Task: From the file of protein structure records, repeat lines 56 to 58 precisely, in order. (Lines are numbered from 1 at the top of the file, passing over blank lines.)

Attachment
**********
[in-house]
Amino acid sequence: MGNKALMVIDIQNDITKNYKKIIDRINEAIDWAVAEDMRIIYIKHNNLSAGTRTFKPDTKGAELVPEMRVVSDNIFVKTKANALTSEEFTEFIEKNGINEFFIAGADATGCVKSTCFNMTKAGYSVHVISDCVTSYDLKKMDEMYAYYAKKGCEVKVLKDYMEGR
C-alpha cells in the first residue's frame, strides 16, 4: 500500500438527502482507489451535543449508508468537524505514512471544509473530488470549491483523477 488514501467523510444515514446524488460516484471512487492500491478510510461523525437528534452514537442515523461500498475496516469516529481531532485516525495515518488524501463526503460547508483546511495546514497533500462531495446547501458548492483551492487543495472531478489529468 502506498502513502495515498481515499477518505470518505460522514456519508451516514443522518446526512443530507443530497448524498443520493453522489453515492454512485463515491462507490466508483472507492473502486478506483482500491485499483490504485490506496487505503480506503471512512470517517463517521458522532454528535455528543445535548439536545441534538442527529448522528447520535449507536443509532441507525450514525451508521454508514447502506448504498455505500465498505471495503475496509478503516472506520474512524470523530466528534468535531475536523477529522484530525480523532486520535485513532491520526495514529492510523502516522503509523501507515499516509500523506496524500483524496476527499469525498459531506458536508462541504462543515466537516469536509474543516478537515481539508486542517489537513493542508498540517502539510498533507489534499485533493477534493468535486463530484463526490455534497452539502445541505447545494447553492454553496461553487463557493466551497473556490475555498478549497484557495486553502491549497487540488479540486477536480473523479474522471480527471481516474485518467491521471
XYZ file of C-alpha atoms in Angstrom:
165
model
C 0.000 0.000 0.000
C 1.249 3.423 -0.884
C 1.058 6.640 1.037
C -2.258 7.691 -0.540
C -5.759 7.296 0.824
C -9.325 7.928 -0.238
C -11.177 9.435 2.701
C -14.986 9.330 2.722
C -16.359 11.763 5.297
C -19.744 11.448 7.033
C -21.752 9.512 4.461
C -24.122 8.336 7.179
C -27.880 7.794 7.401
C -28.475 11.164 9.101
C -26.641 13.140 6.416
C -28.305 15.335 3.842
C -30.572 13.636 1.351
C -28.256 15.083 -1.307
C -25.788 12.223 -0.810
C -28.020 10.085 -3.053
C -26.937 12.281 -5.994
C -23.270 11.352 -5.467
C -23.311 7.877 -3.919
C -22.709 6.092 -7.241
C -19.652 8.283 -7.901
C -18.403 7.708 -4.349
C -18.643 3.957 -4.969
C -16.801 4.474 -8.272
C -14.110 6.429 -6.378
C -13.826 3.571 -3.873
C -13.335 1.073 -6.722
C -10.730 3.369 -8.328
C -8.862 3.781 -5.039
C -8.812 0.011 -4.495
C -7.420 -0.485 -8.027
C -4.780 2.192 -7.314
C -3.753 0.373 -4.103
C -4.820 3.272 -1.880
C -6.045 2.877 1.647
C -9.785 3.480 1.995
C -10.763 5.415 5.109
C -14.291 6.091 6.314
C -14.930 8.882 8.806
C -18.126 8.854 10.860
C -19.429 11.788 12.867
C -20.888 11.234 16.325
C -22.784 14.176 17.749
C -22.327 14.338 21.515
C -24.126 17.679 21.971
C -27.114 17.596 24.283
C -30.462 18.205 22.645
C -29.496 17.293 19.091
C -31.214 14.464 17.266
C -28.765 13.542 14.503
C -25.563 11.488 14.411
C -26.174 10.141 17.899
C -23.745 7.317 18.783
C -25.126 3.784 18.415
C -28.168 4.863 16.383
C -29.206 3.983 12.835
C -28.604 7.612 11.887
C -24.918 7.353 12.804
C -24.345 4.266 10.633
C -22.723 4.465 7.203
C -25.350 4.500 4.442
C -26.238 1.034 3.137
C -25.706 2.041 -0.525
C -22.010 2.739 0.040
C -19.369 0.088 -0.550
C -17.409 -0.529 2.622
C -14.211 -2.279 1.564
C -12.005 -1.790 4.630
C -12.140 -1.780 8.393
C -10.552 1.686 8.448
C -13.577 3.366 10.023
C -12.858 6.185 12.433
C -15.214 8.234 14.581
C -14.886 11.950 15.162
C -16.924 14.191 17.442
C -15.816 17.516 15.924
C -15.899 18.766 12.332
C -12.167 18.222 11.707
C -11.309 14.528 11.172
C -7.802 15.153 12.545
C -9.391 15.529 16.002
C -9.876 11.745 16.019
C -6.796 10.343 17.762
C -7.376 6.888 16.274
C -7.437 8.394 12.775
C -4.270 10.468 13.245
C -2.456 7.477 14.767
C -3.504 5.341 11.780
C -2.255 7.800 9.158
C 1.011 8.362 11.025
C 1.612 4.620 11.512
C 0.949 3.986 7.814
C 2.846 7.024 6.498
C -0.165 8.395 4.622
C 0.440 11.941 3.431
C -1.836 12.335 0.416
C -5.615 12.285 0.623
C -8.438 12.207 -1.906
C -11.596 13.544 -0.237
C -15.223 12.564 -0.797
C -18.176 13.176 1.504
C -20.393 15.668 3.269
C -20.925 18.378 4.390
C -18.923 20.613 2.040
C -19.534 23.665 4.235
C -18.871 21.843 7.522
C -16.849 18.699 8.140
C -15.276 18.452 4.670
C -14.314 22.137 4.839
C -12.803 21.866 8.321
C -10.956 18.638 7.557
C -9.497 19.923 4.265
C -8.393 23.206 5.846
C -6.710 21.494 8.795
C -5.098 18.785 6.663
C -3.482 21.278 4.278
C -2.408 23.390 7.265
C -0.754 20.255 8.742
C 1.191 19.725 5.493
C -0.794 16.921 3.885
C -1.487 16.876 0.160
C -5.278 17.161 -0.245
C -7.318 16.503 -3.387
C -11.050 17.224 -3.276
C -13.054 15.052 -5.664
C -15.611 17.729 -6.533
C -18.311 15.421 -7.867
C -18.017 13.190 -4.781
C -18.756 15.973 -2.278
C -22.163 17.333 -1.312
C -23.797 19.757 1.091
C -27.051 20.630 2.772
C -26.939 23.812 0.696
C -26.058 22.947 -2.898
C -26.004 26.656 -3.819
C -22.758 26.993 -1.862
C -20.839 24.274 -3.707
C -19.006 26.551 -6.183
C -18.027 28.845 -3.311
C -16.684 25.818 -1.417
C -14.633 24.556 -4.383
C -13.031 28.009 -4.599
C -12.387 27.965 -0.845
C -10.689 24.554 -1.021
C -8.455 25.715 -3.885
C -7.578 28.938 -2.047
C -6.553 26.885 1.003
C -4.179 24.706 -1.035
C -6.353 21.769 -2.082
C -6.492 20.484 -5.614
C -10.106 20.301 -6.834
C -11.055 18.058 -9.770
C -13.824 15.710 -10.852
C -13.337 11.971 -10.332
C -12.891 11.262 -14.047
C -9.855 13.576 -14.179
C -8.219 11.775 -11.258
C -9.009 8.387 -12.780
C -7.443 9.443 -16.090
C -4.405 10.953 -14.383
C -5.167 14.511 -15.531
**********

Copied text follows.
C -27.114 17.596 24.283
C -30.462 18.205 22.645
C -29.496 17.293 19.091